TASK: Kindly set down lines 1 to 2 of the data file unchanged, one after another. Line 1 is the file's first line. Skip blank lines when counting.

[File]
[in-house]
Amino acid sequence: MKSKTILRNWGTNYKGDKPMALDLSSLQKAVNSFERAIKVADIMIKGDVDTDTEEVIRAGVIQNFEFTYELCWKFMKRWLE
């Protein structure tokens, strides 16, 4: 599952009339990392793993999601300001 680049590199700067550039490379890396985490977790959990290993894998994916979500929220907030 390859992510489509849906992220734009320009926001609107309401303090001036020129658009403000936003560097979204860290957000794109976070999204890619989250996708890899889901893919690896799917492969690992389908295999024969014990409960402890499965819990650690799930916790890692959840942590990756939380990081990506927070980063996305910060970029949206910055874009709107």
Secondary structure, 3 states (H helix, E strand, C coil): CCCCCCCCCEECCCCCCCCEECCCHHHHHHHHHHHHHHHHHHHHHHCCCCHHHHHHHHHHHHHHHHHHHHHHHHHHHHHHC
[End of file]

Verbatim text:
[in-house]
Amino acid sequence: MKSKTILRNWGTNYKGDKPMALDLSSLQKAVNSFERAIKVADIMIKGDVDTDTEEVIRAGVIQNFEFTYELCWKFMKRWLE